If you own a business that has employees, chances are you’re required by your state to carry workers’ comp insurance. It’s a crucial type of small business insurance that helps protect your workers from the financial fallout that often follows a work-related injury or illness. In this guide, we’ll go over what workers’ compensation covers and address some common questions employers ask.
What workers’ comp covers
When an employee gets seriously injured on the job, their financial situation immediately changes. Hospital bills and prescription medication can be wildly expensive. Being unable to work for a period of time can compound money problems even further.
The primary goal behind workers’ comp is to provide employees with relief from the financial impact caused by a work-related injury or illness. Workers’ compensation insurance typically covers:
- Medical expenses
- Lost wages
- Funeral expenses and death benefits
- Ongoing care
- Permanent disability
Let’s go over each in more detail.
Medical expenses covered under a workers’ compensation insurance policy can include ambulance rides, emergency room visits, surgeries and prescription medications.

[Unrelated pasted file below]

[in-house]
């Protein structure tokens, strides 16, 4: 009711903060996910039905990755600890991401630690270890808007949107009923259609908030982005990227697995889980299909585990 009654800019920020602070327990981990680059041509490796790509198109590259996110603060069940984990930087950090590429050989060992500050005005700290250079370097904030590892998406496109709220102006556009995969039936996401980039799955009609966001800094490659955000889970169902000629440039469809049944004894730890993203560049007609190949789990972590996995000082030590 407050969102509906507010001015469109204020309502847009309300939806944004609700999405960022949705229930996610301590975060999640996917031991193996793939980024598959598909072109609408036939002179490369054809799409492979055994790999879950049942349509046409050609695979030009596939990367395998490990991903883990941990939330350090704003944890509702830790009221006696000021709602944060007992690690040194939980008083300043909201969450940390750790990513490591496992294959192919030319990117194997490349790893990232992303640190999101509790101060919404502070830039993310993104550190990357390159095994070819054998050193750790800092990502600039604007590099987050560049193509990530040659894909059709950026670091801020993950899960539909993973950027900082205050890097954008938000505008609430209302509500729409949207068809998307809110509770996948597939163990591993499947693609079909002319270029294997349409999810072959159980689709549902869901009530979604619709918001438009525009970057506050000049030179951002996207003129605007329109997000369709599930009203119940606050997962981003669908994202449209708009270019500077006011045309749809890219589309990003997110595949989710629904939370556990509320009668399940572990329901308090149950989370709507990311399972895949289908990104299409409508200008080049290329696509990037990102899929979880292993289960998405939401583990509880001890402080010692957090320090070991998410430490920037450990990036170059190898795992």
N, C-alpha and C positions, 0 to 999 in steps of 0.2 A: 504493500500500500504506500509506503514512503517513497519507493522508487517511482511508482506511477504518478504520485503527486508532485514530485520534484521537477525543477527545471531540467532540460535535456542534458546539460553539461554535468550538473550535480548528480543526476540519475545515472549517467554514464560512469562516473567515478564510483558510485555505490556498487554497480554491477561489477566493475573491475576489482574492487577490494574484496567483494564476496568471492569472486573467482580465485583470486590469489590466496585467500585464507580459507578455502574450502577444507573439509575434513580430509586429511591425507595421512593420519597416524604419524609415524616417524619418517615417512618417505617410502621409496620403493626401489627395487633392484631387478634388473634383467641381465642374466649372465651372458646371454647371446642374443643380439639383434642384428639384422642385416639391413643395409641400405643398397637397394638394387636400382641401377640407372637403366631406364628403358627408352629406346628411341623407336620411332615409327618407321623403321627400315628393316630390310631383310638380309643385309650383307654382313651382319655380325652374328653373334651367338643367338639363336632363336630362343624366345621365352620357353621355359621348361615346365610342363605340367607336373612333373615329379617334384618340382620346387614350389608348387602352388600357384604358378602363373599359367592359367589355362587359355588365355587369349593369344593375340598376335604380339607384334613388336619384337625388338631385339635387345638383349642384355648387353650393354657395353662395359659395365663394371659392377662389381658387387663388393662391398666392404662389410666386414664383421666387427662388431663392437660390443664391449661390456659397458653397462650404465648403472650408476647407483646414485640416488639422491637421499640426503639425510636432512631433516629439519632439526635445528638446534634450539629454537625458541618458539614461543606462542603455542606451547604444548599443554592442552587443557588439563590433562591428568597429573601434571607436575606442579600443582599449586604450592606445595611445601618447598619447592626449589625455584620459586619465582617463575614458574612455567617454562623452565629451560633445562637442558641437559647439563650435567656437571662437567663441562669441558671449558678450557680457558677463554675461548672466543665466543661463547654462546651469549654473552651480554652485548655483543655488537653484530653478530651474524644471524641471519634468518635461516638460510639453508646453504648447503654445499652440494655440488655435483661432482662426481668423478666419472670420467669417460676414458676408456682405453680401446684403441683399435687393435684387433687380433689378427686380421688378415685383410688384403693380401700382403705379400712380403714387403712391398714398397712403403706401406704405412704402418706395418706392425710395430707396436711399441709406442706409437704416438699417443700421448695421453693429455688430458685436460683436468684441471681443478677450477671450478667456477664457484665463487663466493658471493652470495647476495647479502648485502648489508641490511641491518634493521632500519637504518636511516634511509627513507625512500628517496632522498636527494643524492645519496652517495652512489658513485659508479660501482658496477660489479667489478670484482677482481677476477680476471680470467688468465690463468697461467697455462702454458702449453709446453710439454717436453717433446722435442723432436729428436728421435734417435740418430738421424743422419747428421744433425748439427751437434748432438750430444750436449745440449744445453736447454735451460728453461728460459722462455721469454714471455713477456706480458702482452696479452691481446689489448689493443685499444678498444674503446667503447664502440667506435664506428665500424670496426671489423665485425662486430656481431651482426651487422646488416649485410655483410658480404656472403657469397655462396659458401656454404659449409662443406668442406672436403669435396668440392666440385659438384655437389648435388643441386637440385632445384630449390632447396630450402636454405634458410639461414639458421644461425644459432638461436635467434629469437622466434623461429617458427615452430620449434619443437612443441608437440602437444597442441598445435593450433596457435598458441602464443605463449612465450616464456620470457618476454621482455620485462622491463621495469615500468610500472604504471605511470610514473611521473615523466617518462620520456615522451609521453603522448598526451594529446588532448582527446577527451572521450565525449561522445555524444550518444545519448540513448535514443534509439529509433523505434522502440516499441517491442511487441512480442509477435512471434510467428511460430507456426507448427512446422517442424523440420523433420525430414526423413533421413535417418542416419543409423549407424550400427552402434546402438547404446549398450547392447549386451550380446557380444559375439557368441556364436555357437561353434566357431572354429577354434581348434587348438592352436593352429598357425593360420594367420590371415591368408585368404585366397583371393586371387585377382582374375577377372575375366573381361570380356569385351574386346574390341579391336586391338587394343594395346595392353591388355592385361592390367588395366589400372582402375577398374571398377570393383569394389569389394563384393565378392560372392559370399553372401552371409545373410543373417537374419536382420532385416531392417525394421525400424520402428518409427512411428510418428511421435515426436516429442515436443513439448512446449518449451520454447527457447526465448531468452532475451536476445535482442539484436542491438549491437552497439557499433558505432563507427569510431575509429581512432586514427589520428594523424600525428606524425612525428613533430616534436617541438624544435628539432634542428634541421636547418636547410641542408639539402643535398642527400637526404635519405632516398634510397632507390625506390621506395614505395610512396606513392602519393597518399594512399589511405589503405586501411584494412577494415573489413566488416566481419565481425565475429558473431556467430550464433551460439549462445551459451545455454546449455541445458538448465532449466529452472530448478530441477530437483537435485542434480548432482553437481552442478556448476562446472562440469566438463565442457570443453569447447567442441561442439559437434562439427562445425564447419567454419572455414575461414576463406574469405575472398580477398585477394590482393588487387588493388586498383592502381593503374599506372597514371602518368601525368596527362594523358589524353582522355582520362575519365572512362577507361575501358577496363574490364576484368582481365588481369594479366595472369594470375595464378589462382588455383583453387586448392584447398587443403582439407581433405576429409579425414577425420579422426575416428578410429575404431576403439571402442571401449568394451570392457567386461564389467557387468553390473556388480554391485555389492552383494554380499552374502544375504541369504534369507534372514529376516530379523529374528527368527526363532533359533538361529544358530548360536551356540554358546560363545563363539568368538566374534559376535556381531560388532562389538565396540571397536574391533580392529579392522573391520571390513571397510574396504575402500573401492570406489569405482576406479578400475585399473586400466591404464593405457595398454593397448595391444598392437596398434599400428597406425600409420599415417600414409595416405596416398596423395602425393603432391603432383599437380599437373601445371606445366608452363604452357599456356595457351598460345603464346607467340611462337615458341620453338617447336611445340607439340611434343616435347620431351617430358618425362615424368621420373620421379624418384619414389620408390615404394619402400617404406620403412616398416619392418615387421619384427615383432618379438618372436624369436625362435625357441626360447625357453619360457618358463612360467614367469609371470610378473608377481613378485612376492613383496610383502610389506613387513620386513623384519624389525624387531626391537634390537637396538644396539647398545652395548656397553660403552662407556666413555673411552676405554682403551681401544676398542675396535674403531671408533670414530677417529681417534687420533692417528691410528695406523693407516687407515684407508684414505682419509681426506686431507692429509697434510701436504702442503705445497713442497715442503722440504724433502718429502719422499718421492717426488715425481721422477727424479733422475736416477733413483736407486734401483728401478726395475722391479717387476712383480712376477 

For example, if a heavy object falls from a scaffold, lands on and breaks your employee’s foot, they will likely need to take an ambulance to the hospital. During their visit, they may receive an x-ray or other diagnostic tests, and then the doctor may prescribe pain medication. Workers’ comp would cover all the medical costs associated with this ordeal, from the ambulance ride to the prescription medication.
For more serious injuries, medical treatment isn’t the only thing that impacts an employee financially. If they’re immobilized or otherwise impaired for a period of time, they’ll be unable to work and, in turn, collect a salary. Workers’ comp provides relief in situations like this by covering an injured employee’s missed wages.
To continue with the broken foot example, if the injured employee receives guidance from his doctor to remain in a cast for 8 weeks, workers’ comp can cover some (but most likely not all) of their missed wages
If the unthinkable happens and an employee passes away because of a work-related injury or illness, workers’ compensation insurance can step in by providing funeral expenses and financial support for the deceased’s family.
Lawsuits related to work injuries